For hundreds of years, there has been a strong connection between the inhabitants of Halkidiki and the cultivation of green olives. This can be understood by the trapitous (stone olive mills) and other excavation findings that have been discovered from time to time. The introduction of the vertical millstone is very important, because it presupposes the use of the rotary motion in a conversion machine, for the first time. From the olives history, the oldest example of this type comes from Olynthos, dating to the 4th century b.C. The ancient olive mill in Vrasna of the Municipality of Thessaloniki was excavated in the summer of 1992 and the use of the mills of Olynthos was confirmed.
The domestication of wild olive trees that grew in areas that were not suitable for wheat cultivation contributed to the development of Halkidiki olive growing. Thus, the first olive groves were created.
From the 14th century the existence of “Tzimilaria”, as the olive mills were called in Byzantine times, is mentioned, as well as the discovery of archaeological findings. All this testifies to the processing of green olives on Mount Athos and in other areas of Halkidiki. Specific historical reports for olive groves in Halkidiki have existed since 1415. Specifically:
From the Halkidiki olives history, we know that in the rest of Halkidiki, there were domesticated olive trees. Their presence often functioned as a place name. The fruit of these olive trees seems to have been used mainly for the production of edible olives.
About the olives history, in 1887 the large olive grove of Portaria had already been organized. This olive grove originated around 1900, by the brothers Kenan and Mustafa Hatzi-Osman. They expanded it and created the first systematic olive grove in Macedonia on flat land. It occupied an area of 4,125 decimal acres and consisted of, according to written and oral reports, between 32,000 and 120,000 olive trees.
The Hatzi-Osman brothers themselves established an oil mill in their estate to serve the olive grove. At the same time, they founded the first steam-powered oil mill in Macedonia, in 1905, on the beach of Gerakini. This was used, in order to utilize the production that was turning out to be remarkable. This was the trigger for the modernization of the respective facilities in Halkidiki.
During the period 1917-1927, Halkidiki is mentioned as the only olive oil production area in Macedonia. This is according to a research conducted in 1922 by the industry supervisor of the General Directorate of Thessaloniki. In particular, there are 191 olive mills (including sesame mills), with a capacity of serving 400,000 olive trees per year. In the inventory of the surviving olive mills, which was conducted between November 1992 and April 1993, 39 were found. A characteristic of all the mills of that period, is that their location is always in direct relation to the house of an olive grower. In coastal settlements, the location of the mill is always by the sea, in order to facilitate the loading of the by-products on ships. The destination was mainly the Kiapekou olive – pomace oil mill in Chalkida.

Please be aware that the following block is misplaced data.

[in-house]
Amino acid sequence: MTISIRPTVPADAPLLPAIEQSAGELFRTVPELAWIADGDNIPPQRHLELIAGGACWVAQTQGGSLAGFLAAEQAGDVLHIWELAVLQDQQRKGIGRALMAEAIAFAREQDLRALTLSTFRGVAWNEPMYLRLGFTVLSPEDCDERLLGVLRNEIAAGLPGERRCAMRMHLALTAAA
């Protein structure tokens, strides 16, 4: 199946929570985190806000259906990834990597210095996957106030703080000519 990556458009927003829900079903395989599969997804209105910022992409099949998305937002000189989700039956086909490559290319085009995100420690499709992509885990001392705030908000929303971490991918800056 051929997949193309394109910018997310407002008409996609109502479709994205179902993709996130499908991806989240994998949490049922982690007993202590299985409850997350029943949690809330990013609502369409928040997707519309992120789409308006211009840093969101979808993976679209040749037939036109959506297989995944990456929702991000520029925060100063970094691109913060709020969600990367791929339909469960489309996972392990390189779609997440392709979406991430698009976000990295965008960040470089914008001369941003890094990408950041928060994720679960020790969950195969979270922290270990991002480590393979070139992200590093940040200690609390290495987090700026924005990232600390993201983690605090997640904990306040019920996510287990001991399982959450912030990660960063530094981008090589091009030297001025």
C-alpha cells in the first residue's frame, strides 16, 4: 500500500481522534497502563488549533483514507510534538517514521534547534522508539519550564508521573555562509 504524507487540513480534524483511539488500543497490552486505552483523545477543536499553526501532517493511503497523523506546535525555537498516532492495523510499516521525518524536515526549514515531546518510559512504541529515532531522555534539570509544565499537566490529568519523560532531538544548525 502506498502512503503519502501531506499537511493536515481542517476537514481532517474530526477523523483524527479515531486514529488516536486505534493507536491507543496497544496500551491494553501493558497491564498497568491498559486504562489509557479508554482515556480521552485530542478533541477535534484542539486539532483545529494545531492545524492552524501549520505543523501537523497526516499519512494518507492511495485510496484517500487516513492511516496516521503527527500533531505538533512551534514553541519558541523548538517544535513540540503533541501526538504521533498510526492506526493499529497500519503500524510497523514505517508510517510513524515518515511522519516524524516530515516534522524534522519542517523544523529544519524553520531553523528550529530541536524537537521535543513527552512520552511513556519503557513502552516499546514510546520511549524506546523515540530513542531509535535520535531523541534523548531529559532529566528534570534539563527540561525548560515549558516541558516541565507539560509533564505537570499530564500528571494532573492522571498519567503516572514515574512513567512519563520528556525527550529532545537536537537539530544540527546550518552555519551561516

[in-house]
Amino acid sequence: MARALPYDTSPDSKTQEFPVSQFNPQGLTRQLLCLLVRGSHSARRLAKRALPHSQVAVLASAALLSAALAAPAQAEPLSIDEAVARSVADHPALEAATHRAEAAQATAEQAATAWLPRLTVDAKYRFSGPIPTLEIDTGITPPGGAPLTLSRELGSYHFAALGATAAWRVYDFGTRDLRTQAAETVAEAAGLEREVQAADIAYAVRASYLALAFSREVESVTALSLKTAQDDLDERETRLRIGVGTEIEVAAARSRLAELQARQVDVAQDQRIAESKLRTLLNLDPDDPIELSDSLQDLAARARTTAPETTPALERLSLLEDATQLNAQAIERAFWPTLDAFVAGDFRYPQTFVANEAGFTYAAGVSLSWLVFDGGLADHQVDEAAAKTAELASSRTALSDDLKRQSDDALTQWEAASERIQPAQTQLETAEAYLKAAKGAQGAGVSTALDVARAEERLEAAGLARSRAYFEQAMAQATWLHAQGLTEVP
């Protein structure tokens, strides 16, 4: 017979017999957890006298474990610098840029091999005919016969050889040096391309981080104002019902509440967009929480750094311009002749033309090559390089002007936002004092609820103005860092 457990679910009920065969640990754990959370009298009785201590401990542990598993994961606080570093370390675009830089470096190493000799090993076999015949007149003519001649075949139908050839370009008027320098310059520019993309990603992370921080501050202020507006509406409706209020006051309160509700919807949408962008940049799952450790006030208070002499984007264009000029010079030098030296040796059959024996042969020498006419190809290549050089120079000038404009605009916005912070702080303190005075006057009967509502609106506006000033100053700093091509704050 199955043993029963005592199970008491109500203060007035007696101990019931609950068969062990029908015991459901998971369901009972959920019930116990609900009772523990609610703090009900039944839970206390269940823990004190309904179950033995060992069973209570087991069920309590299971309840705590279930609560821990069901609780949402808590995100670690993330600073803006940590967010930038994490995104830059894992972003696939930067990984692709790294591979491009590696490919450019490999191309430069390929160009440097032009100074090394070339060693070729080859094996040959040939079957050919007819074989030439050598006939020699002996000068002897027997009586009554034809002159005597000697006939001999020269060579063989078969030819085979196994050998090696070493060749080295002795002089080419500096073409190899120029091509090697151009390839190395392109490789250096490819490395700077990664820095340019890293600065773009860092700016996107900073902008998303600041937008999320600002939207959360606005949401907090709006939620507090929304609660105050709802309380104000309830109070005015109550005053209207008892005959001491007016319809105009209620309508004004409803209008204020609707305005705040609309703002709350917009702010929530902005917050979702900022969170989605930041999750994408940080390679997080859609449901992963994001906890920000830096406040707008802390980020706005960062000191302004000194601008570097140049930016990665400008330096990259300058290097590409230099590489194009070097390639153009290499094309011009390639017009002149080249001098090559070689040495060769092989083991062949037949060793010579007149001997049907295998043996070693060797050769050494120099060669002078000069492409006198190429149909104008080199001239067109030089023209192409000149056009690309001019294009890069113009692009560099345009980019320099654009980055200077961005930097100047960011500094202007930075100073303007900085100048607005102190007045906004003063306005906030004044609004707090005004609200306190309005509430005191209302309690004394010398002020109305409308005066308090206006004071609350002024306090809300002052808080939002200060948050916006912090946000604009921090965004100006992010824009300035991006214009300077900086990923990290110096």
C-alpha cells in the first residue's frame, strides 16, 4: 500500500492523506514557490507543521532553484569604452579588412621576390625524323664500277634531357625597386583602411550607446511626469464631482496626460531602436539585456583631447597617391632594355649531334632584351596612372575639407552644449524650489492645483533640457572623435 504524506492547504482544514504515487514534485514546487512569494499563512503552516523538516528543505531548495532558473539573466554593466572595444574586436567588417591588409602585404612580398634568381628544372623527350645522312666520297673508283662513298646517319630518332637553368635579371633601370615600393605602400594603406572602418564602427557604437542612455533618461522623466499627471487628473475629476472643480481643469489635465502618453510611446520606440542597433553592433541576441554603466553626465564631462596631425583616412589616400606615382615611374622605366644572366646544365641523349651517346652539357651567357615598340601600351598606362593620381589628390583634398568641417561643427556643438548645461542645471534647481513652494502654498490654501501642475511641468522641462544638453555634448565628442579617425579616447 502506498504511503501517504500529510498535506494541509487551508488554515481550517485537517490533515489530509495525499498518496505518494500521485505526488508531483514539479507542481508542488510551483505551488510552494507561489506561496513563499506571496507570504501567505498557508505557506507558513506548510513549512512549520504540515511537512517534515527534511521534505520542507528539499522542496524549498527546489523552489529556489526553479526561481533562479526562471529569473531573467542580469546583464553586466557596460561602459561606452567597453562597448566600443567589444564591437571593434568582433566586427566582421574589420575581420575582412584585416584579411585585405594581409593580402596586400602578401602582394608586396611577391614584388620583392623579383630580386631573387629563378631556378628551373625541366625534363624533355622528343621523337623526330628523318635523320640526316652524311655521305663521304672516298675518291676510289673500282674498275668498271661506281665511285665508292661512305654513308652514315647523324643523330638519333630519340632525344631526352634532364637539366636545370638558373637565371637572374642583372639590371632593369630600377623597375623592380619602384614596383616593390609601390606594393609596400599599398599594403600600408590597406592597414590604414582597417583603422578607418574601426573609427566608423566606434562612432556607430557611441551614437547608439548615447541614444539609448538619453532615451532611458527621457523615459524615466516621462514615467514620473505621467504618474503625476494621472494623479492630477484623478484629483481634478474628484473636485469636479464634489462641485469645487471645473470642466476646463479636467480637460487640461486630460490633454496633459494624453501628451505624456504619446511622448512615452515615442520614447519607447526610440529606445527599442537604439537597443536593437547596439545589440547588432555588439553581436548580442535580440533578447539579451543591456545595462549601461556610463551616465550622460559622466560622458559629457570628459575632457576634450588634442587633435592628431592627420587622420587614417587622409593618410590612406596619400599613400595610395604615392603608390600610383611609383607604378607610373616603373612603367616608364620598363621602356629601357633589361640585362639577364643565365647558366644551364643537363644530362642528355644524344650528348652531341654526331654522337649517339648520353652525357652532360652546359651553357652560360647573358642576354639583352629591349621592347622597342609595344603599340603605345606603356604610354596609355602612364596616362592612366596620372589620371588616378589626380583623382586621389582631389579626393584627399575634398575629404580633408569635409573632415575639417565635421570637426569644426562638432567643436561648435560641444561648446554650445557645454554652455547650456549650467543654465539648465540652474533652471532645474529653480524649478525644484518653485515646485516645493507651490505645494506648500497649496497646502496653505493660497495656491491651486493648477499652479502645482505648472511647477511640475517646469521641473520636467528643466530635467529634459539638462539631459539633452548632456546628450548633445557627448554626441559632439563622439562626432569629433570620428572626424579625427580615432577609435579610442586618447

The green olive in Halkidiki, at least for the last two centuries, is an important point of reference. That’s because, holds an important role both in the economic life of the inhabitants and in the social tradition and folklore.
In Halkidiki there are many toponyms related to the olive. Near Nea Triglia there is the settlement of Eleochoria (“Olive villages”). In Nikiti, the toponyms Elia (“Olive”), Mikri Elia (“Little olive”) and others bearing the names of olive grove owners, indicate the existence of olive trees in the area. Typical examples are Koukourouma’s Olive (Nikiti), Deliangelos’ Olive (Metamorphosis), Hamaidi’s Elara (Gerakini), etc. In Stratoni, you’ll find the “Eleonas” position. In ancient Stageira, located east of Olympiada at a distance of 700 meters, there is the site Liotopi, where important archaeological excavations are carried out.
The Olive Festival has been established since the 80’s and is organized every July in Olynthos. The olive growers and the inhabitants of Olynthos strengthen every year the ties they maintain with the olive growing, the olive products, but also with the traditions that bond the mythical tree with Halkidiki.
Dissertation of Tasos Kaitatzis
Today, the green olive of Halkidiki is widespread throughout the world. The characteristics that make it a world-class product are the crispy and delicious flesh and the flesh to pit ratio, which is 9/1. Thus, it is a unique product that can be filled with various appetizers, such as garlic, pepper, almond, etc. These appetizers can highlight even more the Mediterranean flavours.
Olive cultivation statistics in Halkidiki: Gaia Olives Blog